In a world where I can hear a song on my television and purchase it within seconds straight from my phone, shopping directly from magazines and their websites should be equally as easy. Readers simply want to click and buy straight from the editorial that inspires them.

Yes, publishers may need to rethink “church and state” for the realities and consumer expectations of the digital age. And yes, they may need to take more ownership of the shopping experience, enabling integrated e-commerce that is compelling, seamless and intuitive: no emails, no redirects, no separate webshops, no dead-end paths to sold-out products.

Top fashion magazines are no strangers to ultra-modern clothing made with high-tech processes like digitally-printing. It’s time they apply an equally modern approach to their e-commerce solutions.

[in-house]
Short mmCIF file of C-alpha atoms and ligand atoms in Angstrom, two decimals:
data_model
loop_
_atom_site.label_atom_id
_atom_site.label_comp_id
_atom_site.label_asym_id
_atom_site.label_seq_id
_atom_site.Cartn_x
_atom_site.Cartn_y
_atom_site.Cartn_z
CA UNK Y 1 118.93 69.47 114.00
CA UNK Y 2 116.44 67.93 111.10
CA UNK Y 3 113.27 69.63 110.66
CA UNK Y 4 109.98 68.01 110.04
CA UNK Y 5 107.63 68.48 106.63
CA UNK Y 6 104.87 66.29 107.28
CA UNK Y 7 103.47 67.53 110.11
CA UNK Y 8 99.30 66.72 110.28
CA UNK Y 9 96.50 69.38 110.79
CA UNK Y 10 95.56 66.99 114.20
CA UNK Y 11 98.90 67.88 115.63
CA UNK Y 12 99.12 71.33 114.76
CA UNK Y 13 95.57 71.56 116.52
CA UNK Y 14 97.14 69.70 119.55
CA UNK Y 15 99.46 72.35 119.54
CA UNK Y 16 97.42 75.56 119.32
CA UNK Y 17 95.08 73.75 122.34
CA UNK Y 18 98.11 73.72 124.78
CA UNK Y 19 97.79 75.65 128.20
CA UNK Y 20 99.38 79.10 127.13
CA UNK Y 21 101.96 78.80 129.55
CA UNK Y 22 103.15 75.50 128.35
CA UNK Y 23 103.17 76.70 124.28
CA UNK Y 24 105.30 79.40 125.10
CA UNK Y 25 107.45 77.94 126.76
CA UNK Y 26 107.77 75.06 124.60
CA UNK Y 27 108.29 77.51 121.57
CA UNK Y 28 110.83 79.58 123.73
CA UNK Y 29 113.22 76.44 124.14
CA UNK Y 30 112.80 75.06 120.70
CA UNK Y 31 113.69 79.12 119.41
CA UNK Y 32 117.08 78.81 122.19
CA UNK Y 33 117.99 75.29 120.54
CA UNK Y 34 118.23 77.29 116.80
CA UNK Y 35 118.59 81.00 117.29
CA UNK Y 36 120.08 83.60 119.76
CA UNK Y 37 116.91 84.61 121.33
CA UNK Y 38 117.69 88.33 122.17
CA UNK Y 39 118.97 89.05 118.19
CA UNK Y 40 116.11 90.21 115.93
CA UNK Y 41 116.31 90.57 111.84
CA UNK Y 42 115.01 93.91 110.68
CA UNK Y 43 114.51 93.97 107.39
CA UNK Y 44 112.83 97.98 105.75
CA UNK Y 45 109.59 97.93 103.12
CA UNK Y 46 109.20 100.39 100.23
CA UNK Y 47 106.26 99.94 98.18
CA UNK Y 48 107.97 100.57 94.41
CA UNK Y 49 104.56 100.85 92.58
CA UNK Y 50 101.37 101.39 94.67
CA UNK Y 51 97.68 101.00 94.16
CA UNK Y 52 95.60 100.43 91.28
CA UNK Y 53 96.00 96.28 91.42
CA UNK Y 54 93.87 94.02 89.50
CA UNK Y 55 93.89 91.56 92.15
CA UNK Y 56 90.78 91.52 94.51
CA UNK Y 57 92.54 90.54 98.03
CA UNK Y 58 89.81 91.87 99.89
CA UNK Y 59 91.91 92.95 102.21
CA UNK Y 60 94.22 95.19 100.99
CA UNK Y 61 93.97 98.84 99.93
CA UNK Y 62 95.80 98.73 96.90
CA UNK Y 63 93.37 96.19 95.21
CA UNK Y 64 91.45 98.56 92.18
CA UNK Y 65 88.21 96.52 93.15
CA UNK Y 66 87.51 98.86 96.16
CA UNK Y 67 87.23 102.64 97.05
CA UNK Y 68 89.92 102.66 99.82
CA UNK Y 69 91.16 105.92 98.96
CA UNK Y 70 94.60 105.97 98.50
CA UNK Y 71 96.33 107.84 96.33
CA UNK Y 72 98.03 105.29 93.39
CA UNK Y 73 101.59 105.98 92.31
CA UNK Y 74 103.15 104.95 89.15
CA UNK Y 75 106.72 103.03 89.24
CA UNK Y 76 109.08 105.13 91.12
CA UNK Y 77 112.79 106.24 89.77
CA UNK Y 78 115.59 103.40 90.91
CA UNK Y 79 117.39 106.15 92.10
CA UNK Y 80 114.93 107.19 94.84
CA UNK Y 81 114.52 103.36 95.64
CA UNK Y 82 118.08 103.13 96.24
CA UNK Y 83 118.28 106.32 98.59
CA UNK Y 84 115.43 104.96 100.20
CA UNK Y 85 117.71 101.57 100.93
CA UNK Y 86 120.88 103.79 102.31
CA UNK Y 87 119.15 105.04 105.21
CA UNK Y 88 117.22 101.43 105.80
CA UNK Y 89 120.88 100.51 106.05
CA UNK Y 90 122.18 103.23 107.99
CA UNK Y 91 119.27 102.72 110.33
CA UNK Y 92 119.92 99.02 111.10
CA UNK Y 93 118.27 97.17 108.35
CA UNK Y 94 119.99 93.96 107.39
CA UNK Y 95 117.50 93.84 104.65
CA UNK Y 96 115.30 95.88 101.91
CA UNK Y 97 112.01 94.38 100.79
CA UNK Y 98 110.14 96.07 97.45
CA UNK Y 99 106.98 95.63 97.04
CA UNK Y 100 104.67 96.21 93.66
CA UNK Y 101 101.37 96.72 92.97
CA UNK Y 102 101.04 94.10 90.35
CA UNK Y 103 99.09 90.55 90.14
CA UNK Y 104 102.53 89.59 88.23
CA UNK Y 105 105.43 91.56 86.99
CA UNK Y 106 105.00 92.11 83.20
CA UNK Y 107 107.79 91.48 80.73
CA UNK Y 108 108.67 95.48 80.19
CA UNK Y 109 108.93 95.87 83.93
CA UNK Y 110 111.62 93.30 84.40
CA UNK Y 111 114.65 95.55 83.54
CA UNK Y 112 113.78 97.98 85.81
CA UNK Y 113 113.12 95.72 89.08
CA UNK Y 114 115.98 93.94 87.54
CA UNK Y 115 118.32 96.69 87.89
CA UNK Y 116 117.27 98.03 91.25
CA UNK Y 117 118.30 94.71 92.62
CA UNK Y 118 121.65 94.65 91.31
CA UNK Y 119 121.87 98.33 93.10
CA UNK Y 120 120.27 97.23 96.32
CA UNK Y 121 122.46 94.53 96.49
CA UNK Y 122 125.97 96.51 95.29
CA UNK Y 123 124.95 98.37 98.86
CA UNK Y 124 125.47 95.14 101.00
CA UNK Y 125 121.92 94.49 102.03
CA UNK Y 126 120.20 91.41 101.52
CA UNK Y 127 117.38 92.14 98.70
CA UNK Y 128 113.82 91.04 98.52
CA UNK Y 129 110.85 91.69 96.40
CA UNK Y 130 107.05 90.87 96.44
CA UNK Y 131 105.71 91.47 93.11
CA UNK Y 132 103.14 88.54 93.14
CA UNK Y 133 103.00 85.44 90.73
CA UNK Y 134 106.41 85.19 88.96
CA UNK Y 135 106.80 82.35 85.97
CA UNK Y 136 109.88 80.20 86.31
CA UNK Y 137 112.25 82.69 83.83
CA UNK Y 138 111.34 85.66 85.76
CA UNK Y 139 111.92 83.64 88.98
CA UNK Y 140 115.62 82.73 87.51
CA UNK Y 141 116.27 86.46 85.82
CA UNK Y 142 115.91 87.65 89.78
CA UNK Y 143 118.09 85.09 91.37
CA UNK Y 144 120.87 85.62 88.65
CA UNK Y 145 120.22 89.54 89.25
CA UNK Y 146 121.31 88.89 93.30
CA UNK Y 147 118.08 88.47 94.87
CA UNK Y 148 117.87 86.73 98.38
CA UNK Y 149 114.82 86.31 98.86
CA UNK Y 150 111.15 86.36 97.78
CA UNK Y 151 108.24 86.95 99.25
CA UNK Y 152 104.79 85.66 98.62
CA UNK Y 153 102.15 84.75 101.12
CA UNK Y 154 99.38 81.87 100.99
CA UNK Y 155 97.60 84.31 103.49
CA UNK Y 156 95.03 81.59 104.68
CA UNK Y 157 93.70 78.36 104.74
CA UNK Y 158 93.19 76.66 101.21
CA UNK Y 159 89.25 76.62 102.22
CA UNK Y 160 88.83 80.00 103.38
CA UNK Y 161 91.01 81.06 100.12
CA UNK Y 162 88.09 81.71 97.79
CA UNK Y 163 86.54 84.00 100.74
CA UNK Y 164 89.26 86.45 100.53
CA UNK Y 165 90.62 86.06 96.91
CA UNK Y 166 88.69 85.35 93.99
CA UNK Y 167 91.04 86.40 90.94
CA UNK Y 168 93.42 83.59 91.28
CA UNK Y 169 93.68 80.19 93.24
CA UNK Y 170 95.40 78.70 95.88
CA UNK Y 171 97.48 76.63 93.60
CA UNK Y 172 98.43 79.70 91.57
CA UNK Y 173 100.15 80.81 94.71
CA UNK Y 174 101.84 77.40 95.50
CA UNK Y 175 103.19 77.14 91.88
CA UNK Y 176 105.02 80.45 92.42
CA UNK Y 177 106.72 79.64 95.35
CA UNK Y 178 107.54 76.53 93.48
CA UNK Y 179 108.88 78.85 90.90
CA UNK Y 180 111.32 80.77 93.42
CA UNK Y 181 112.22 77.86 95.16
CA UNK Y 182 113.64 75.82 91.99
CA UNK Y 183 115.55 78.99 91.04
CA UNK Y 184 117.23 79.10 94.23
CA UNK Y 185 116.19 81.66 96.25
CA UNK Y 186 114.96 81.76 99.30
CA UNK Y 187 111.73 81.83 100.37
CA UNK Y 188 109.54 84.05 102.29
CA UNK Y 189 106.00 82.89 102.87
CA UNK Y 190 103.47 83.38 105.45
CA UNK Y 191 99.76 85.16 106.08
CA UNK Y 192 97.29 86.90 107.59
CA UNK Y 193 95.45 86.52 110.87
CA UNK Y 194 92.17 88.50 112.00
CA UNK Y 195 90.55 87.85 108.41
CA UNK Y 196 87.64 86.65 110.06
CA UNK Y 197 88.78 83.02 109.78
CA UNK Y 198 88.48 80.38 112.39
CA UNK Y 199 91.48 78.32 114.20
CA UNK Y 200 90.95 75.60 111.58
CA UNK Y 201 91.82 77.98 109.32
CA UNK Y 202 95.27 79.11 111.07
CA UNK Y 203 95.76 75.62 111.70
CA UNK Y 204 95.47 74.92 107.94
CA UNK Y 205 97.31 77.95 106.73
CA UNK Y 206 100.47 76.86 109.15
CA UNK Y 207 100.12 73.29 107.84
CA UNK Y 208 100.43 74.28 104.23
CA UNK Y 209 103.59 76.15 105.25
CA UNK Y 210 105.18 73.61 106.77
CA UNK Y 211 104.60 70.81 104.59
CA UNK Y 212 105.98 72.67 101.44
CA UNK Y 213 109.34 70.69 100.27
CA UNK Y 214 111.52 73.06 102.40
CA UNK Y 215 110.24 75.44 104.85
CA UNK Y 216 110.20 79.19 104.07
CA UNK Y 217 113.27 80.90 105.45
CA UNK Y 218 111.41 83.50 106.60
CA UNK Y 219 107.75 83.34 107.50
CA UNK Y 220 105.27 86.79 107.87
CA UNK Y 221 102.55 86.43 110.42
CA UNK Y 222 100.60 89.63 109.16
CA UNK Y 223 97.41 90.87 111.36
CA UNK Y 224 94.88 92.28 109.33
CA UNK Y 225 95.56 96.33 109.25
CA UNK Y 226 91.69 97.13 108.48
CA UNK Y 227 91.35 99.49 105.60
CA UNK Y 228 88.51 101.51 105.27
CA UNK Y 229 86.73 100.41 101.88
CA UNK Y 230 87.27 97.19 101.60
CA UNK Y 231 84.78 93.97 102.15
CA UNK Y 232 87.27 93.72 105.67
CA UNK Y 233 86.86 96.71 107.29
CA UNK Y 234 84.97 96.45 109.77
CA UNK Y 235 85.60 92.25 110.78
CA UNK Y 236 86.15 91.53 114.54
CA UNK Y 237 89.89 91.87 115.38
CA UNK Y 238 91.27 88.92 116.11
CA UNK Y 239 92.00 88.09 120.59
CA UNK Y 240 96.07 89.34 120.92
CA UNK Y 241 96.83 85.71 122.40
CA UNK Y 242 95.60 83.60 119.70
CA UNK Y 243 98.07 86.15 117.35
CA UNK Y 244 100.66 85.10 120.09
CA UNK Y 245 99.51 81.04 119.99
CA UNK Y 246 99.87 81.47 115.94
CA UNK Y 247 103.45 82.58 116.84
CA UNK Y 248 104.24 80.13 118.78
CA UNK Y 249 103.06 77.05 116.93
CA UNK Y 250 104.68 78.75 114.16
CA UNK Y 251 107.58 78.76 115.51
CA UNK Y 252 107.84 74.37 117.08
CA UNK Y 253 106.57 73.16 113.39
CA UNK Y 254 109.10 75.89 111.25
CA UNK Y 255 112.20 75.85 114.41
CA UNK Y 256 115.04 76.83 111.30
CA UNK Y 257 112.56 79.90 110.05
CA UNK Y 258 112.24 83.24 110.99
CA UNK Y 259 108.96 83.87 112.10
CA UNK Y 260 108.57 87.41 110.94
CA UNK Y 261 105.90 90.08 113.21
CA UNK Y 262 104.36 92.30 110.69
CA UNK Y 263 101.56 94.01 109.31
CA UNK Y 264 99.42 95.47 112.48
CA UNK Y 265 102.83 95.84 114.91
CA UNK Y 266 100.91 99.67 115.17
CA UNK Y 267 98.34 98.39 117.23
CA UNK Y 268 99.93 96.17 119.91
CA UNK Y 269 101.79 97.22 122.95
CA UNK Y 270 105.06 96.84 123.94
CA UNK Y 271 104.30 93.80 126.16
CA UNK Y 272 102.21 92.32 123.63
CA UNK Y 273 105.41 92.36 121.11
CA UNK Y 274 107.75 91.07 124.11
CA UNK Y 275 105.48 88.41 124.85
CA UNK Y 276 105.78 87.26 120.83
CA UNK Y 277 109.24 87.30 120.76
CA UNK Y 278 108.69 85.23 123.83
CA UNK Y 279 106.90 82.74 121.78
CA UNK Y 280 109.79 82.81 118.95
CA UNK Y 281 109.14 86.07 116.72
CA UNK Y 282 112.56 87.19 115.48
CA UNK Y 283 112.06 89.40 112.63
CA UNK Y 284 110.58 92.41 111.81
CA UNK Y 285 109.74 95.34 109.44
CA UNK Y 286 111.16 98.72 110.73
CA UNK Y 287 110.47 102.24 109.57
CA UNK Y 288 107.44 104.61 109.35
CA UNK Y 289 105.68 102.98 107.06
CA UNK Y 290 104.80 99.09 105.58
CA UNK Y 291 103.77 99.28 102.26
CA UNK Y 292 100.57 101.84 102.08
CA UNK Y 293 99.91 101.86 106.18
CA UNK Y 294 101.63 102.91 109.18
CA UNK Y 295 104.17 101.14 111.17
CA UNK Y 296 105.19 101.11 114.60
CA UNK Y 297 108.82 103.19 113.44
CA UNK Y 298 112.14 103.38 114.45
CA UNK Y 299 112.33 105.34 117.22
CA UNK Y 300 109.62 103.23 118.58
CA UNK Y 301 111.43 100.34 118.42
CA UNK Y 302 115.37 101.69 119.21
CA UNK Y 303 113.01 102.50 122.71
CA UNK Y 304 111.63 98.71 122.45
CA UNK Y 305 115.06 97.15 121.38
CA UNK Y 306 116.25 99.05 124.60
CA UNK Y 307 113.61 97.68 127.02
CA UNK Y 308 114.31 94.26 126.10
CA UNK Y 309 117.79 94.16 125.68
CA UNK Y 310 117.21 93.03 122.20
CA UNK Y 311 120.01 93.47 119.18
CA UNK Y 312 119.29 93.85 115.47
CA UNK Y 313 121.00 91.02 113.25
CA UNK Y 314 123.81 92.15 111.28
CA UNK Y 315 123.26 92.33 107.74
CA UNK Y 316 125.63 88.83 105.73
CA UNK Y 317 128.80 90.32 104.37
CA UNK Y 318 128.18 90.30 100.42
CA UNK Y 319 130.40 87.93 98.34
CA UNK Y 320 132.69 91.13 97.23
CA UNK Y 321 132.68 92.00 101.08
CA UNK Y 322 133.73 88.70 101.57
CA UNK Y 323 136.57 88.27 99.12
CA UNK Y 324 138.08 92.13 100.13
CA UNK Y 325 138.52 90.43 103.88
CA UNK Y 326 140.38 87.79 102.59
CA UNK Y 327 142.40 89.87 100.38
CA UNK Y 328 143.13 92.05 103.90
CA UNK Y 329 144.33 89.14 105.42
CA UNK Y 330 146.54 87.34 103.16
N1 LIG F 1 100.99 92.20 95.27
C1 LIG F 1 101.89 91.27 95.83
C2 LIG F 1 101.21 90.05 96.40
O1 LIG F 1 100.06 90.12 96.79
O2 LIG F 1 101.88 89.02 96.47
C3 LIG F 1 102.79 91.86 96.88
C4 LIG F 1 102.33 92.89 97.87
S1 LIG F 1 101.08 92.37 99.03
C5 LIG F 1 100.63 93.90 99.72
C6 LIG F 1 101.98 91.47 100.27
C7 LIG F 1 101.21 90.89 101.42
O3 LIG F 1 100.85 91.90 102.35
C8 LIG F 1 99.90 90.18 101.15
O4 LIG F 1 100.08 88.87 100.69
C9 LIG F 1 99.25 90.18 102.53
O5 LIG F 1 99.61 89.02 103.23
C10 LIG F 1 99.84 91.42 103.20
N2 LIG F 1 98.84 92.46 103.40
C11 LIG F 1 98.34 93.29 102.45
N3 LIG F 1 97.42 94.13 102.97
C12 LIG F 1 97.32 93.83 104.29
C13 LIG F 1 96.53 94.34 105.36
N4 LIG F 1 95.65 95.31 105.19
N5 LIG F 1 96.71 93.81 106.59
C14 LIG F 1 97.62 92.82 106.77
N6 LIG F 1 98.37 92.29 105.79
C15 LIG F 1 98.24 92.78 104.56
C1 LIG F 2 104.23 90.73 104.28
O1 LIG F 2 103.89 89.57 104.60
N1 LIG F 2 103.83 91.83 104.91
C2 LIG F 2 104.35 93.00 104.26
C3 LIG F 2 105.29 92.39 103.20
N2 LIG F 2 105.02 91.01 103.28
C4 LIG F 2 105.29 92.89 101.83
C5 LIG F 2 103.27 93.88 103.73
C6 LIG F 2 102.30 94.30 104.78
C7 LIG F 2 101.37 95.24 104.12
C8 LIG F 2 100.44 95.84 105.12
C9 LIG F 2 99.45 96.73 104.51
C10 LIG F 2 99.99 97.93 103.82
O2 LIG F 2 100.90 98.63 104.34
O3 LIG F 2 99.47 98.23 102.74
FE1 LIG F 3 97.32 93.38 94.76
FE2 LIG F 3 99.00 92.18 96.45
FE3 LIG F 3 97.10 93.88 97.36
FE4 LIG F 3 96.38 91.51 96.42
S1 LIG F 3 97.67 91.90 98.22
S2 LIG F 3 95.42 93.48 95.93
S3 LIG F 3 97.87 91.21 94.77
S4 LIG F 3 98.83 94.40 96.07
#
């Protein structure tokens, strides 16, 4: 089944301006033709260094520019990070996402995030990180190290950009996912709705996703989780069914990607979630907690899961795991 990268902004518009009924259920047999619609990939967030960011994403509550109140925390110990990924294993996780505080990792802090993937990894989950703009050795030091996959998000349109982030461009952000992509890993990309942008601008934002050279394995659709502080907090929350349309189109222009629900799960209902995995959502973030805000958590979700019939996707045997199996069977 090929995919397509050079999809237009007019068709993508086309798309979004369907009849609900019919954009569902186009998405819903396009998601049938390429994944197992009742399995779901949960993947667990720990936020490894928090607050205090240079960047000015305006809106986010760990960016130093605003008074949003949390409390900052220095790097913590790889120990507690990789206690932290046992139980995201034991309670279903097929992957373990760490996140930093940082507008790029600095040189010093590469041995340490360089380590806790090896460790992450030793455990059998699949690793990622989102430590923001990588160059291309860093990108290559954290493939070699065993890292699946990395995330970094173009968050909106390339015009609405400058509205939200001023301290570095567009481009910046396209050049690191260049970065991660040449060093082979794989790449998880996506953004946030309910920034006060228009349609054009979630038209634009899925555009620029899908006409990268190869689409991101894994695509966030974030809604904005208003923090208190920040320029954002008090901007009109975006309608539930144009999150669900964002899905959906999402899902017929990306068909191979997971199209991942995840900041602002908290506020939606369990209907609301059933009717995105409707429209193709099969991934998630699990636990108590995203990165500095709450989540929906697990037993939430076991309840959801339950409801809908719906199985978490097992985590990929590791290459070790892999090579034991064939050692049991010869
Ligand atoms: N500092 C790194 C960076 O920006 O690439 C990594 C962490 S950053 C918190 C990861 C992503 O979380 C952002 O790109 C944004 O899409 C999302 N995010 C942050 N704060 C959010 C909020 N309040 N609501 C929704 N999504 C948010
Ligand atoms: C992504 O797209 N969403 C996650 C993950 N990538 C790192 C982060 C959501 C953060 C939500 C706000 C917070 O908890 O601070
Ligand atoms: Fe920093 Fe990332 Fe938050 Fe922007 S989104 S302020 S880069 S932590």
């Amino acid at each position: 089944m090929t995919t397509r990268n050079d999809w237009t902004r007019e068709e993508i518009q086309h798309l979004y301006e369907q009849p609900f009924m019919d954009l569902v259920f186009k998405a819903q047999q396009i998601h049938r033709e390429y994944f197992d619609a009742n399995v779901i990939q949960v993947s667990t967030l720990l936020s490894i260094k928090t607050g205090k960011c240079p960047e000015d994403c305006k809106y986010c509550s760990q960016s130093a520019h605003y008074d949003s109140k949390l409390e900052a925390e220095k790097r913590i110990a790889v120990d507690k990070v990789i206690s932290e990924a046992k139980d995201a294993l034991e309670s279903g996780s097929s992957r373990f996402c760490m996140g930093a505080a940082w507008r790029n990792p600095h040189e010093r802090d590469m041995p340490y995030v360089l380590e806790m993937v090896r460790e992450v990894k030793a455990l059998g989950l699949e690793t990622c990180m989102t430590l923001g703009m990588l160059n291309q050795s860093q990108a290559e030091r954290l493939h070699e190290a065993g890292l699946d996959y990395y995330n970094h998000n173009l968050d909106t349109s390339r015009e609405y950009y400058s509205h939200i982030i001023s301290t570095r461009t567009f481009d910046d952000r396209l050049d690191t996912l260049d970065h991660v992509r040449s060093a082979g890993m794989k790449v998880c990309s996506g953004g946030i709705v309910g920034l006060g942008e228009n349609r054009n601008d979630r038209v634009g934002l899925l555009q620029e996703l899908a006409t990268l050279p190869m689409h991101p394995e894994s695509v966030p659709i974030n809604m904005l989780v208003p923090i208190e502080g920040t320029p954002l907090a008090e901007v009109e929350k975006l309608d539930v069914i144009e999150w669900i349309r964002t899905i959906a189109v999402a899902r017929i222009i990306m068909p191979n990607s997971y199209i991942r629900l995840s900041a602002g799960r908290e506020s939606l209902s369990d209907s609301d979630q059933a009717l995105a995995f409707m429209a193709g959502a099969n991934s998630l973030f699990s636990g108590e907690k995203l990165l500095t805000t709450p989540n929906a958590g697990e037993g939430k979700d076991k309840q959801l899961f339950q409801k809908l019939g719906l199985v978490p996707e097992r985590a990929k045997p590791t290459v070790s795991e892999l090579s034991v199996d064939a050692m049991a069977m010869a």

Renata Certo-Ware is a writer, blogger and user experience lead at Shopping Cart Technologies, an e-commerce solutions company.

The views expressed in Op-Ed pieces are those of the author and do not necessarily reflect the views of The Business of Fashion.

How to submit an Op-Ed: The Business of Fashion accepts opinion articles on a wide range of topics. Submissions must be exclusive to The Business of Fashion and suggested length is 700-800 words, though submissions of any length will be considered. Please send submissions to and include 'Op-Ed' in the subject line. Given the volume of submissions we receive, we regret that we are unable to respond in the event that an article is not selected for publication.

Editor's Note: This article was amended on 21 July 2014 to elaborate on how ShopBazaar works as a shopping platform in relation to the magazine.